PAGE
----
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Cinema Communication: European Audiovisual Observatory publishes new ‘IRIS plus’ report




Europa-Kommissionen vedtog sin meget omstridte biografmeddelelse i november 2013. Dette fornyede juridiske instrument fastlægger de regler, hvorefter EU vurderer, om europæiske filmfonde overholder EU's statsstøtteregler eller ej. Det så endelig dagens lys efter en op ad bakke høringsproces med industrien og beslutningstagere, hvoraf mange frygtede, at nye regler om territoriale udgifter og det såkaldte subsidiekapløb ville forringe de offentlige filmfinansieringsordninger. I sin splinternye IRIS plus-rapport undersøger European Audiovisual Observatory, en del af Europarådet i Strasbourg, indholdet af denne nye biografmeddelelse fra 2013.

The Observatory’s Legal Analysts, Francisco Javier Cabrera Blázquez and Amélie Lépinard, open with a useful overview of general EU rules concerning culture and state aid. They explain that market distortion by state aid is not permitted by EU legislation, exceptions to this being a.o. “aid to promote culture and heritage conservation”. It is this cultural exception which allows European film funds to provide money for European film productions, according to their various and often complex rules.

Moving on to the original 2001 Cinema Communication, Cabrera & Lépinard explain that the initial rules stipulated the “cultural” nature of the project, 80% of the production budget being spent in the country providing the aid, the level of aid intensity (i.e. percentage of the total budget) at 50% maximum, and the prohibition of aid for specific film making activities such as post-production. Given that the validity of this document was extended three times, its final expiry date fell on 31st of December 2012.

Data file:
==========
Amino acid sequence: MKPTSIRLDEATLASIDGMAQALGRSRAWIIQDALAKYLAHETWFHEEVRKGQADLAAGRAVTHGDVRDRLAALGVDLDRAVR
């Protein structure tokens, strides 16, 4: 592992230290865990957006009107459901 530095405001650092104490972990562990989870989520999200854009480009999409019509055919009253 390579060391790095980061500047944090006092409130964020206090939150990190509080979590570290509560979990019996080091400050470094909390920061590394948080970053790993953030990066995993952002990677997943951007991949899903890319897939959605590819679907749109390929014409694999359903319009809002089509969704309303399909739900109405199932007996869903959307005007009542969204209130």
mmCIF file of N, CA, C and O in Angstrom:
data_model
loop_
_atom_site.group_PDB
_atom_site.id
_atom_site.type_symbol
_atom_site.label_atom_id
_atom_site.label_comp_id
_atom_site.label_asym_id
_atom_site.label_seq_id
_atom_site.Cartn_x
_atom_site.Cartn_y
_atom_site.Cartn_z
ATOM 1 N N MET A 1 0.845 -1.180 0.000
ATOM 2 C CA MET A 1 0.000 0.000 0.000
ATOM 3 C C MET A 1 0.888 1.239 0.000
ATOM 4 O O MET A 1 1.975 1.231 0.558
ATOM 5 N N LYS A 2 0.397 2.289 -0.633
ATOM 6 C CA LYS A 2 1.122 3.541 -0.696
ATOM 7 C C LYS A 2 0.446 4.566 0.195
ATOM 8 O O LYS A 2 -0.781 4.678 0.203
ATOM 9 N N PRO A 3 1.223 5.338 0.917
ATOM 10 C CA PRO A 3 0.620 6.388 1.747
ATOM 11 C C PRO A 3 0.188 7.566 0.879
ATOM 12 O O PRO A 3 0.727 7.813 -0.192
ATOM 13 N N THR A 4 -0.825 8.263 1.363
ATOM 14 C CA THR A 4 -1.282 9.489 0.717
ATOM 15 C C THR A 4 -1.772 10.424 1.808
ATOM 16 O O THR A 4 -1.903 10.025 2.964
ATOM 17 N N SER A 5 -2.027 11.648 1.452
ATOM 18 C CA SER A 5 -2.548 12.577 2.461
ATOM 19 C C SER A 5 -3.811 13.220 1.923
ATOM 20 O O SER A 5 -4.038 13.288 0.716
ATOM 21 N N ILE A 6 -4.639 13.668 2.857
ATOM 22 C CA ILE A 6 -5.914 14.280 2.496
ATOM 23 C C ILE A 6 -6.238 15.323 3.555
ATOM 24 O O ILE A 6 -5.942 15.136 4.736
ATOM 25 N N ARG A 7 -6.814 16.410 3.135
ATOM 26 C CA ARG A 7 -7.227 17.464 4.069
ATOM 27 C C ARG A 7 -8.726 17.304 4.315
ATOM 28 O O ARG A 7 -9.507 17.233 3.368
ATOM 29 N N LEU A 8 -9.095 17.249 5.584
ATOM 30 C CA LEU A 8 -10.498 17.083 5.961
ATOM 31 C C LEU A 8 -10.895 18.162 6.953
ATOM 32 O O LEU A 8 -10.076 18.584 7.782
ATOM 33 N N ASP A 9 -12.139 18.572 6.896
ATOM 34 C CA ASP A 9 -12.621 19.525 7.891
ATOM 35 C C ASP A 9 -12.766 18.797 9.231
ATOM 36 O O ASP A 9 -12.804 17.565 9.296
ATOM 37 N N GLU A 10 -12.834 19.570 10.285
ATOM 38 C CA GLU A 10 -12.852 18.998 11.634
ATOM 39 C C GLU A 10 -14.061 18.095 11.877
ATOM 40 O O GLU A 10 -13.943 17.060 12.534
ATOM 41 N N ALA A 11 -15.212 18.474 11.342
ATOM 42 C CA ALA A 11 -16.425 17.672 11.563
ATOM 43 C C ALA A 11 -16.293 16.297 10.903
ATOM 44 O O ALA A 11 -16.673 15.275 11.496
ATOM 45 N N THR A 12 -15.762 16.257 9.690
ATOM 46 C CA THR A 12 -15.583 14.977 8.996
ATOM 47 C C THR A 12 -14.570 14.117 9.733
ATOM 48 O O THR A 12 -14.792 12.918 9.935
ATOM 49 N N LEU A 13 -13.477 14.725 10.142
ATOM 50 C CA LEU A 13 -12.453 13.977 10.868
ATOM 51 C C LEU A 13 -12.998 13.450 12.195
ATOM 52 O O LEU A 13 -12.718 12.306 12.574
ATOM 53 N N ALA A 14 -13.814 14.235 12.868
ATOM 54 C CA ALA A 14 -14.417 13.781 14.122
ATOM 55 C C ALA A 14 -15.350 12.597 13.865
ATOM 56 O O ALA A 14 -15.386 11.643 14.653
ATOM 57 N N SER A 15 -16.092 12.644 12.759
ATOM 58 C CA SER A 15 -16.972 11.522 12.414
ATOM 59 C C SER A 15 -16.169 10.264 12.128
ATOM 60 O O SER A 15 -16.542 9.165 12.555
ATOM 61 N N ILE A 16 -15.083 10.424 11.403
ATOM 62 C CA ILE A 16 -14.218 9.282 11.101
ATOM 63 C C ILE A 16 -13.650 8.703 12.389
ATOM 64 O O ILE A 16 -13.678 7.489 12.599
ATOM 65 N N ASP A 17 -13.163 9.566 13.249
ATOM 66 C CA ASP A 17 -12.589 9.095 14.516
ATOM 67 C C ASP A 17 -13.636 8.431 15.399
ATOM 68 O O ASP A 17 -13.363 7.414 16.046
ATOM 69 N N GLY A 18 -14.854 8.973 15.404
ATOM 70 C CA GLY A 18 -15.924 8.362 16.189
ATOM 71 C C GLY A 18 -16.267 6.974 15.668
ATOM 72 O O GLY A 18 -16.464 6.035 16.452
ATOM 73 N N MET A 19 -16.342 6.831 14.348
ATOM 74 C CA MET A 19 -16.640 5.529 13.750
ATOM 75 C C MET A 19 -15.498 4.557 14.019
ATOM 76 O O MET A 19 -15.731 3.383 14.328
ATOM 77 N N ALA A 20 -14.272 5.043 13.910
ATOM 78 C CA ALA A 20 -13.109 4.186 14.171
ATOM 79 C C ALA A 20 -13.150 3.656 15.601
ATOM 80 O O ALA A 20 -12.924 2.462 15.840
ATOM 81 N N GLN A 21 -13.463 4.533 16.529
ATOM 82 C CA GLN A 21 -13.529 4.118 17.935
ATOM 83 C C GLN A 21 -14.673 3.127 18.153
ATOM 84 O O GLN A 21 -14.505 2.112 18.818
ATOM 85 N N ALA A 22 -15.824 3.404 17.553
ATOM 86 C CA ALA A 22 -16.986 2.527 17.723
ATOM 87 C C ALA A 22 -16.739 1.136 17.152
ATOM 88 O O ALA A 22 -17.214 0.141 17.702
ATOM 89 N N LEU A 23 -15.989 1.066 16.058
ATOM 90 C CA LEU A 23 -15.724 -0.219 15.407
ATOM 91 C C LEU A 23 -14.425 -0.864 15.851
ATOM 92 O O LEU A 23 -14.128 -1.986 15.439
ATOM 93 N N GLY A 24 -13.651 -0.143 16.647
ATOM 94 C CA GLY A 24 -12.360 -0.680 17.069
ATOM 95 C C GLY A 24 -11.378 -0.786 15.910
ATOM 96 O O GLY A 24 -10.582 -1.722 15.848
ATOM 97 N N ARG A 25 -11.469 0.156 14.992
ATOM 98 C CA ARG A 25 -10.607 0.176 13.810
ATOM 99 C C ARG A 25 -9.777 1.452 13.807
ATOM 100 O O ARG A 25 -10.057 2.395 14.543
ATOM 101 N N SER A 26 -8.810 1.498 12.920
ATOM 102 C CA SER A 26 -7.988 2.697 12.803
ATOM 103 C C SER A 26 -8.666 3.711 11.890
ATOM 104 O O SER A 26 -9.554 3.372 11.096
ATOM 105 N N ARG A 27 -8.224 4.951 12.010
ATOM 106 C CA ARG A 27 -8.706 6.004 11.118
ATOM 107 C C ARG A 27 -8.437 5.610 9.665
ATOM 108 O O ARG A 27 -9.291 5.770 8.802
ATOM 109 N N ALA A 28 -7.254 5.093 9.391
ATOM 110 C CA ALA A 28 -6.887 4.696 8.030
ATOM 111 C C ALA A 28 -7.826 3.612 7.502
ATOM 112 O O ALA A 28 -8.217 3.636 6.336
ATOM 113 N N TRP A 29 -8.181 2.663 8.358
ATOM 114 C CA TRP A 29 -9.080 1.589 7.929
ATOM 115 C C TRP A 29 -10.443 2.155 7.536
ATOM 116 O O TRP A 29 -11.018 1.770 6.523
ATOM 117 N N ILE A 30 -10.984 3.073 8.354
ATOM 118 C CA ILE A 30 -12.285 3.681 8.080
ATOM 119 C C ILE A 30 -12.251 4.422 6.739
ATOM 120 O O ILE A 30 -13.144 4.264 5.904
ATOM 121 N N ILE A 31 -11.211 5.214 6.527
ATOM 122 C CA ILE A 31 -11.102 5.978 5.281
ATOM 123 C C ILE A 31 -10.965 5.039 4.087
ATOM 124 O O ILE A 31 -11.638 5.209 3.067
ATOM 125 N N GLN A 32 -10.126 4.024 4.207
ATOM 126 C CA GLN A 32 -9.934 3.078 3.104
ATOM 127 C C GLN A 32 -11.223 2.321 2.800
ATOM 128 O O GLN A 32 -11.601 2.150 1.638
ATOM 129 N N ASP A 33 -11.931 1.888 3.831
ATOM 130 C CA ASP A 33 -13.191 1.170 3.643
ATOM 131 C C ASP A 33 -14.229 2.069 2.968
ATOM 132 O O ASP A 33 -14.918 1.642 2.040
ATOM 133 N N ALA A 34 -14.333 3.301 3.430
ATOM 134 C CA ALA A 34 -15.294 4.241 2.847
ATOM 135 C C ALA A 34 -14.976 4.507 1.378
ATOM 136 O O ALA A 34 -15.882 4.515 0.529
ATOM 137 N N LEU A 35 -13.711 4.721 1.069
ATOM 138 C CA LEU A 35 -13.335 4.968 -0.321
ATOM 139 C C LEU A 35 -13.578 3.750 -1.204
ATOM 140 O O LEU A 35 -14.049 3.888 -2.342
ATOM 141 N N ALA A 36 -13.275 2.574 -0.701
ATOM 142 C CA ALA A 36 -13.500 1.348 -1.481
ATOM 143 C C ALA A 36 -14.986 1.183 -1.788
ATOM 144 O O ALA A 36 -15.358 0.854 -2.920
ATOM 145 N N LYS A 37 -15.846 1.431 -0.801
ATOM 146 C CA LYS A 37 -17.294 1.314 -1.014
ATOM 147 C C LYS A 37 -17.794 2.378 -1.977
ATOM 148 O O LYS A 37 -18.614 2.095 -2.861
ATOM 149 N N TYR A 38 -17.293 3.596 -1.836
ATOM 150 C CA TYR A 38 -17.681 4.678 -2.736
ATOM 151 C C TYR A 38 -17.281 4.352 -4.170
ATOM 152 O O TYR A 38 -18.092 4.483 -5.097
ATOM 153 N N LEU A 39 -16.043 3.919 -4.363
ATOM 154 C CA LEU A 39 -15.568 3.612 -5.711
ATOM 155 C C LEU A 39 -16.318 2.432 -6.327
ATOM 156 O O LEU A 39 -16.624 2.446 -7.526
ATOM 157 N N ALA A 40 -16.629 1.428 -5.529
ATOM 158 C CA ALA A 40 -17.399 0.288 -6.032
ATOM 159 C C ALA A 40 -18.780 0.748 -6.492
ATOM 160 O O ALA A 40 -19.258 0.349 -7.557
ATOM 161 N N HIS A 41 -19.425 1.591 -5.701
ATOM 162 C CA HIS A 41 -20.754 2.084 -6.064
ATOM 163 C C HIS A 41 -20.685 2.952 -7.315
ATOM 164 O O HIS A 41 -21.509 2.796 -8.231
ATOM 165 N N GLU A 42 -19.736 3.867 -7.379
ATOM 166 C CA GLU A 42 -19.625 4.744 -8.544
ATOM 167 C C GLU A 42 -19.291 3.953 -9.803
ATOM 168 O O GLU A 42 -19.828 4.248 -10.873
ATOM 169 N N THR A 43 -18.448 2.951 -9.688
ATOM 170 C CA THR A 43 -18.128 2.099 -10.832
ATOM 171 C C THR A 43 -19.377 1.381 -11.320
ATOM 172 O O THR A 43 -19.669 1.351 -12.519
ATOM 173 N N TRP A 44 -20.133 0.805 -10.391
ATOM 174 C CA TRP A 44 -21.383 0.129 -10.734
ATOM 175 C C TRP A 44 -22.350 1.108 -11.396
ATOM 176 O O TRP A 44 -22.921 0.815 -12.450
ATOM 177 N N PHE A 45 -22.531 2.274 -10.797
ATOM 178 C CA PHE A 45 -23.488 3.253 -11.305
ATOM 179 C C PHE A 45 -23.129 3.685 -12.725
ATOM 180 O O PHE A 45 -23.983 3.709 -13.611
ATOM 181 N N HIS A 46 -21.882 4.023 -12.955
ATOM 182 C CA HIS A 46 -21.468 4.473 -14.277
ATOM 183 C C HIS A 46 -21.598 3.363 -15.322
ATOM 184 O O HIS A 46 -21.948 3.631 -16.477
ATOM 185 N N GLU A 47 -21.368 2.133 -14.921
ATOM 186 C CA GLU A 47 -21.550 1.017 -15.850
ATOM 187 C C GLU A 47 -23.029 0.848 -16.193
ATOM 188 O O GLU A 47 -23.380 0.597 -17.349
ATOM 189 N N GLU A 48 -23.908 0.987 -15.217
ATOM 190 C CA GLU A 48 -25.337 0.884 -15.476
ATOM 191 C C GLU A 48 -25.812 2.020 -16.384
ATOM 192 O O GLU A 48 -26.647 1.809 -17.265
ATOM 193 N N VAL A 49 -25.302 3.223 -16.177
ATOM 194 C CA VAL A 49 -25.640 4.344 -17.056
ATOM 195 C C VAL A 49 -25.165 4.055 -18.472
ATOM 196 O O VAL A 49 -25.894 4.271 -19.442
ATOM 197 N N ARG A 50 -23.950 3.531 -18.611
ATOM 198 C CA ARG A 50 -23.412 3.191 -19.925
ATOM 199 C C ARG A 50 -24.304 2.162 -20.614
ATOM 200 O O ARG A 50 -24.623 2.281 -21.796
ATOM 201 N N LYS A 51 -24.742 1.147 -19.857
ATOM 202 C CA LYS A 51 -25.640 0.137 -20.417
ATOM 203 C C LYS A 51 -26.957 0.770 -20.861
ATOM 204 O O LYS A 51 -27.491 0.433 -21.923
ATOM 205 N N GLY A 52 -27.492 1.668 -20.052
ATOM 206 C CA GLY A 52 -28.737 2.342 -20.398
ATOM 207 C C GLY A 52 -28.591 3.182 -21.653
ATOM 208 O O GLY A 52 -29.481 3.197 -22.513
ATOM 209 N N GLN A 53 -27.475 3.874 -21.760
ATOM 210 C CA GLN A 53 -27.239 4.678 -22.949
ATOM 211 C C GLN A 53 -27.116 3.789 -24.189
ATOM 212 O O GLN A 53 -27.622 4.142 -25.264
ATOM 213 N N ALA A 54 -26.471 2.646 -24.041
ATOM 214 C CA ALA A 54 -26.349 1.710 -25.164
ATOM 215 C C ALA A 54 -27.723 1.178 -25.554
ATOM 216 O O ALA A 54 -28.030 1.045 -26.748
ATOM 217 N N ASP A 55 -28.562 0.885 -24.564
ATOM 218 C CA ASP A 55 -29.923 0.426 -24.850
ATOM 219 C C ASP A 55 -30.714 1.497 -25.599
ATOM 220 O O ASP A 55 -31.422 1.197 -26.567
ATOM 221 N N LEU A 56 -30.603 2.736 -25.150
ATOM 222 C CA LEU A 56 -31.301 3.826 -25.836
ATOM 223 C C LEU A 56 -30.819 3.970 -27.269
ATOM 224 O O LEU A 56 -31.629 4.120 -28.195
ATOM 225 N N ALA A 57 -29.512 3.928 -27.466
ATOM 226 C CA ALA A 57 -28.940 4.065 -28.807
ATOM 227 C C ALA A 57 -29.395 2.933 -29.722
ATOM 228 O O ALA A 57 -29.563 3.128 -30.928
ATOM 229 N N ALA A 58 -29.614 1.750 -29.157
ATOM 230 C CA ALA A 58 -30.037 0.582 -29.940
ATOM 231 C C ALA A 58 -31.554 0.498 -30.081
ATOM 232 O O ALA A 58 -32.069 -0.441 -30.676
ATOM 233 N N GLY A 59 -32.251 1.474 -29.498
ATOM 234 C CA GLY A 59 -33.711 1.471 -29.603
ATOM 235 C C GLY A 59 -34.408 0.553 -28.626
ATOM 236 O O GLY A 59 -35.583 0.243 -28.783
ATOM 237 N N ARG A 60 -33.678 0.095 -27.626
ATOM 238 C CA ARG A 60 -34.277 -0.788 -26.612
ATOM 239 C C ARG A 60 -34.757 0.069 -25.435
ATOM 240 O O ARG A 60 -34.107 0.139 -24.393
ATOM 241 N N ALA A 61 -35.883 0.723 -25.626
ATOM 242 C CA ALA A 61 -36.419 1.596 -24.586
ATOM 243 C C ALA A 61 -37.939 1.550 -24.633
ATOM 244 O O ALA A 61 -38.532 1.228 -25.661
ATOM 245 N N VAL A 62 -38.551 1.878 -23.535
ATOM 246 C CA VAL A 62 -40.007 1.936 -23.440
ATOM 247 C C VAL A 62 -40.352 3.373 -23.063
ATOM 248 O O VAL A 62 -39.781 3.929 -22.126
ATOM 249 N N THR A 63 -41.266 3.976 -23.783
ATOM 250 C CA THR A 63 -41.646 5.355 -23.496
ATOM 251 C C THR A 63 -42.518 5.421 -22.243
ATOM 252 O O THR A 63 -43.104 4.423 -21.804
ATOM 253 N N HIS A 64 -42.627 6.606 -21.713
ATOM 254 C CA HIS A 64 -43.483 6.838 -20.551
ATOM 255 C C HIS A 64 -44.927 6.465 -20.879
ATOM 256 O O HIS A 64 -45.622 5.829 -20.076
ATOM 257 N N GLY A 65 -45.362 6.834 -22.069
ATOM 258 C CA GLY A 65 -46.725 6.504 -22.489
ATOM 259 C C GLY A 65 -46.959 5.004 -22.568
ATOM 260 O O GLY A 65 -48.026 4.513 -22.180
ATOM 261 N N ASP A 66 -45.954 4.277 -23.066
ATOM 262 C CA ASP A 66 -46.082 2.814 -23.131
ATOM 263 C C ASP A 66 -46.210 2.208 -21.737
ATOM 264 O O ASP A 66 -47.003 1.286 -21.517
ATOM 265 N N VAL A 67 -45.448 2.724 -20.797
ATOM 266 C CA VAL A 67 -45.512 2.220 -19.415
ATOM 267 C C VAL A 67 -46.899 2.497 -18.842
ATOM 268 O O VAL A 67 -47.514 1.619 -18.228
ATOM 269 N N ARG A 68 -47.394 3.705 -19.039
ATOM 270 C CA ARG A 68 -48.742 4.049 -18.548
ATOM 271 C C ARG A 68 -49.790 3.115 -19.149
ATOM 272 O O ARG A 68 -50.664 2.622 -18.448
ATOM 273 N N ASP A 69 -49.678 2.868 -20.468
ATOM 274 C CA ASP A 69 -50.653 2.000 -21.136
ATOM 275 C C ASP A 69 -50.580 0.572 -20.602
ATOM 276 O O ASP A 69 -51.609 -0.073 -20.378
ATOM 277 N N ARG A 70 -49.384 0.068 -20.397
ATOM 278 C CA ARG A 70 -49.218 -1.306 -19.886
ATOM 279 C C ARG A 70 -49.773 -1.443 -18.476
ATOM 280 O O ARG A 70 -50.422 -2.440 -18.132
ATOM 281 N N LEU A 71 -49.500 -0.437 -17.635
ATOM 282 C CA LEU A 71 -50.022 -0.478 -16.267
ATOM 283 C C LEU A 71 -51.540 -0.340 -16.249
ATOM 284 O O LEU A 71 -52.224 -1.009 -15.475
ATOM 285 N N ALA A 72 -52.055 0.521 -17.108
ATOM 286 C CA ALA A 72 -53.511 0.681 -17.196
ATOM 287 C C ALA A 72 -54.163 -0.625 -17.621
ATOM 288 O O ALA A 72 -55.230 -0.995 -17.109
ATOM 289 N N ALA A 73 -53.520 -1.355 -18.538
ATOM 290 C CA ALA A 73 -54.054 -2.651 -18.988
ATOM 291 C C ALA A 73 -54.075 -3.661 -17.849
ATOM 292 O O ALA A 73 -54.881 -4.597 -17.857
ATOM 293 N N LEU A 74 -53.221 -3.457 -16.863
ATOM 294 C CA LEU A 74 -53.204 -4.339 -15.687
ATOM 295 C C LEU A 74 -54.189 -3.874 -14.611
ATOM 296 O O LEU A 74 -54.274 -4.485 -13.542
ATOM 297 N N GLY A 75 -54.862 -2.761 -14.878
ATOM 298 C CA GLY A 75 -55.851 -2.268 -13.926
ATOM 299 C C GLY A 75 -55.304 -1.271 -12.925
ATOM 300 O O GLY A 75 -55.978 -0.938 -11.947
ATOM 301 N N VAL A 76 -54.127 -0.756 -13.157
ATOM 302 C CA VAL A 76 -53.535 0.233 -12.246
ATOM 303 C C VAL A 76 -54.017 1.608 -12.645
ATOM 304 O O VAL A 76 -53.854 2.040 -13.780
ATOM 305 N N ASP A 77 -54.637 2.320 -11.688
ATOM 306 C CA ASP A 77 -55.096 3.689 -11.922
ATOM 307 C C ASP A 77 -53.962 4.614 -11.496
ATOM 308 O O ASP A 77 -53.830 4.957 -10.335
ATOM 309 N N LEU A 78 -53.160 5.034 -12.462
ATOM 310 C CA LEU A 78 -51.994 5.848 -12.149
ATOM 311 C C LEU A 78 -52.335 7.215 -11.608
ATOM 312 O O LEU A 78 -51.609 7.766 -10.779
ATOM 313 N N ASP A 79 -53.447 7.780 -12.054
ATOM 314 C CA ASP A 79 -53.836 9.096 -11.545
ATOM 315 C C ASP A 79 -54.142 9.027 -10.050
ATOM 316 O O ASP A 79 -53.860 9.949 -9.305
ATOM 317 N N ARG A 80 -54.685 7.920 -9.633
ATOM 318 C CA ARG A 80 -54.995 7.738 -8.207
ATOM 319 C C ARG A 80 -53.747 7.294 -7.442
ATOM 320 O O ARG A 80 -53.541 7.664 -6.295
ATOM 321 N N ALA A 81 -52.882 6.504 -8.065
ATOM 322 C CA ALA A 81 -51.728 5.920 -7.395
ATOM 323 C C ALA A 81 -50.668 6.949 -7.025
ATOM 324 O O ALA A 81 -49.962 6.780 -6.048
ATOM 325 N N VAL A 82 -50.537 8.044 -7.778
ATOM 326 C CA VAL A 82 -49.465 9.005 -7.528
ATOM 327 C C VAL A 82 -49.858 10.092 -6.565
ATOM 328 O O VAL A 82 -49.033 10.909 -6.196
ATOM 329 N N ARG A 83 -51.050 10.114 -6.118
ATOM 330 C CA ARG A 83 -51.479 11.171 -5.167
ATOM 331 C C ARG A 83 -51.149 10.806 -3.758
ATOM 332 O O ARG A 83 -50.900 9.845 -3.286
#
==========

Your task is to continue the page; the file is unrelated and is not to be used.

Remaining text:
Efter en offentlig høring i juni 2011 blev et udkast til meddelelse offentliggjort i marts 2012 med forbehold for en yderligere tre måneders høringsperiode om dette nye dokument. Cabrera & Lépinard analyserer dette udkast til meddelelse fra 2012 grundigt med hensyn til omfanget af aktiviteter såvel som forskellige udvalgte svar fra offentlige myndigheder, filminstitutioner og professionelle organisationer. Et revideret udkast til meddelelse fra 2012 blev offentliggjort i april 2013 efterfulgt af en offentlig høring, der sluttede i maj 2013.

The final 2013 Communication was adopted in November 2013 and the report explains its differences with the original 2001 document. For example, the 2013 text allows aid “covering all aspects of film creation, from story concept to delivery to the audience”. One of the most controversial of all topics during the whole process was the territorial spending obligations. The new Communication frees up the producer’s spending obligations by potentially considerably reducing the amount of funding to be spent in the country providing the aid. The so –called “subsidy race” problem (countries vying with each other to offer the most attractive funding systems for foreign investment) has been solved by considering that “foreign production on a member state’s territory may have a positive effect on the national audiovisual sector”.

Cabrera concludes his lead article by emphasising the “relief and satisfaction” which welcomed the final document. It globally received a “thumbs up” from decision makers and industry representatives alike. The next two years will see the various member states bringing their aid schemes in line with the Communication. It will be interesting to see how the Commission monitors the so-called “subsidy race” or indeed how the compatibility of the 2013 Communication with the existing EU Treaties can be checked. The Observatory is clearly “watching this space”…

The Related Reporting section of this new report provides the Observatory’s latest articles on recent developments on film policy in Europe, focusing on topics such as Germanys’ recently amended film act or the increased VAT in Spain on cinemas, concerts and theatres.


The final Zoom section written by the Observatory’s’ Film Analysts Martin Kanzler and Julio Talavera Milla provides a digest of the latest facts and figures on the European cinema industry drawn from recent Observatory publications. This includes statistics on European theatrical markets, the relative success of European and US films in the European Union, the total number of theatrical feature films produced in Europe, and the roll-out of digital projection in Europe’s cinemas and assistance for cinemas in difficulty.

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